An OpenGL window should not be running around casting OpenGL controls to a long list of all possible children types, that is just madness. That is an unmanageable, unextendable non-oo design. However each OpenGL control can and likely will cast the IWindow to an IOpenGL window (fully expecting it to be one, since the whole assumption is the creation of everything from exactly 1 factory instance, so that a mismatch would be impossible. Also, an OpenGL window would keep a list of IOpenGL controls, and cast each control on add from IControl to IOpenGL control ... because the open gl family is going to be implemented internally to receive, associate with and use only other open gl family controls. The base interfaces are just used as the lesser API for externally facing interfaces.

So seeing the logical equivalent of:

List<IGLControl*> controls;
controls.add(dynamic_cast<IGLControl*>(control);

is totally normal for this type pattern.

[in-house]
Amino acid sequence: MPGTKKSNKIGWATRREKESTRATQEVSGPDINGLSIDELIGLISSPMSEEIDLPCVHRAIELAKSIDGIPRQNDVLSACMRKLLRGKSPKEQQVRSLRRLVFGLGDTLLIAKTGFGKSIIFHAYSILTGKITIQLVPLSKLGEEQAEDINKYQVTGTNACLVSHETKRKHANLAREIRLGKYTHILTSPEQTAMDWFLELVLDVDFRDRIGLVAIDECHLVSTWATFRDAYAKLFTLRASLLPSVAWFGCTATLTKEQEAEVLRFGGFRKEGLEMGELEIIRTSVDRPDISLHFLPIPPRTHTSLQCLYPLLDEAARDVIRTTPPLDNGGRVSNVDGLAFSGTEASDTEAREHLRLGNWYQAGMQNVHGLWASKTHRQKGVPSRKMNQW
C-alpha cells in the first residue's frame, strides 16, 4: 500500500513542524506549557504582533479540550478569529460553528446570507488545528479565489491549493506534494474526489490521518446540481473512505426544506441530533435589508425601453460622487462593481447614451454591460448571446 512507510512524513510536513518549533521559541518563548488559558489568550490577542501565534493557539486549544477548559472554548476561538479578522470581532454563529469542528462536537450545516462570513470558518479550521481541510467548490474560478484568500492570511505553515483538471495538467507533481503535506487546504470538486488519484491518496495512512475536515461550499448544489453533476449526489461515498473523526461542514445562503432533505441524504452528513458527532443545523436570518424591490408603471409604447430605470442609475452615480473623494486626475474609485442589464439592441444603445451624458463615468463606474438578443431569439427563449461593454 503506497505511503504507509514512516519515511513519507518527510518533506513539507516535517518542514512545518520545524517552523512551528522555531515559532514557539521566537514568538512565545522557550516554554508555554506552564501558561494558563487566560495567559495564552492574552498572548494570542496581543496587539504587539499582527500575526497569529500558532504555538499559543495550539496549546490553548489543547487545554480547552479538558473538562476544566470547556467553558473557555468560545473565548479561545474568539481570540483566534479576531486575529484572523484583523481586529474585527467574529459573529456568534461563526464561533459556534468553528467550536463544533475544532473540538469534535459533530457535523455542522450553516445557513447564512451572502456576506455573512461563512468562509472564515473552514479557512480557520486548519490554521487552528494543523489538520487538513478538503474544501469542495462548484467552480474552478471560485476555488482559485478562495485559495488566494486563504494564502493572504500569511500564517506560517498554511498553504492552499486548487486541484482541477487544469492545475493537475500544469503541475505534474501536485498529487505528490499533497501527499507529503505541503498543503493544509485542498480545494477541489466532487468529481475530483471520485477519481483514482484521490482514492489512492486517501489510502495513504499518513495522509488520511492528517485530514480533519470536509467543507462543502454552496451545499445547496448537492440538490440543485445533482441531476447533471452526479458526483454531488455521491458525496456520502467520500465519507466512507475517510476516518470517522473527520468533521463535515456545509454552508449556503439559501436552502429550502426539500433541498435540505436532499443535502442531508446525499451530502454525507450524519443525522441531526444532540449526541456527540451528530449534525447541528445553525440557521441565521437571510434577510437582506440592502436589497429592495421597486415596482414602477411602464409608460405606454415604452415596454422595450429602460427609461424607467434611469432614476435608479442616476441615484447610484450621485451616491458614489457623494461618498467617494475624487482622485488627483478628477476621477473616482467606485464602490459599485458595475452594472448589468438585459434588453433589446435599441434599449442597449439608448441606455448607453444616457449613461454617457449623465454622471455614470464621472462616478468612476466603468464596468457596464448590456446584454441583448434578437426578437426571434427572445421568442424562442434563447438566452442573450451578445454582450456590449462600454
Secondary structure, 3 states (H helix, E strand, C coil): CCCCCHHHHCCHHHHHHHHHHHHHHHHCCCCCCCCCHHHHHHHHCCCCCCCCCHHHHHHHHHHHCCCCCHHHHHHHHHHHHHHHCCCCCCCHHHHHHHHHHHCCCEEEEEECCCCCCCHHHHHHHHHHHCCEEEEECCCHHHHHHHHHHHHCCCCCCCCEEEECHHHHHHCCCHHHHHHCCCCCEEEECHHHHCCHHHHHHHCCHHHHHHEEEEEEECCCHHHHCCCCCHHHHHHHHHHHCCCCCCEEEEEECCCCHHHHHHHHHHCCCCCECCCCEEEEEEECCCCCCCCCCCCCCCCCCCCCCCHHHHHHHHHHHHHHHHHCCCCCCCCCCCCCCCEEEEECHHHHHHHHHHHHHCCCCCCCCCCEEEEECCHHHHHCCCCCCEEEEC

But seeing

dynamic_cast<IGLComboBox*>(control);

would NOT be normal. The difference? In the first case you are downcasting from some interface, to its FAMILY SPECIFIC SPECIALIZATION (of which there can only be 1), which has the exact same PURPOSE within the family as the base interface, but just adds necessary family specific details to allow proper operation. In the second case you are trying to downcast from some general interface to another interface, which has a more specialized purpose - of what use is a window having a list of control, if the window has to know what type they are to use them ... this is the opposite of polymorphic

Another example - if would be like - instead of letting a class (Teacher) walk through a list of children (Students) asking them to perform the same operation (AreYouReadyForTheFeildTrip?) - which each student determine using different methods. Your flawed example would be like the teacher deciding what to ask the student based on first identifying who they are (Tommy or Jane?) and then if Tommy, doing the Tommy specific code, and if Jane doing the Jane specific code. When the whole point of polymorphic is to let Tommy, Jane and Ivan's creator (programmer / parents) make each one unique as they should be - but their Teacher no longer has to understand these differences to interact with them.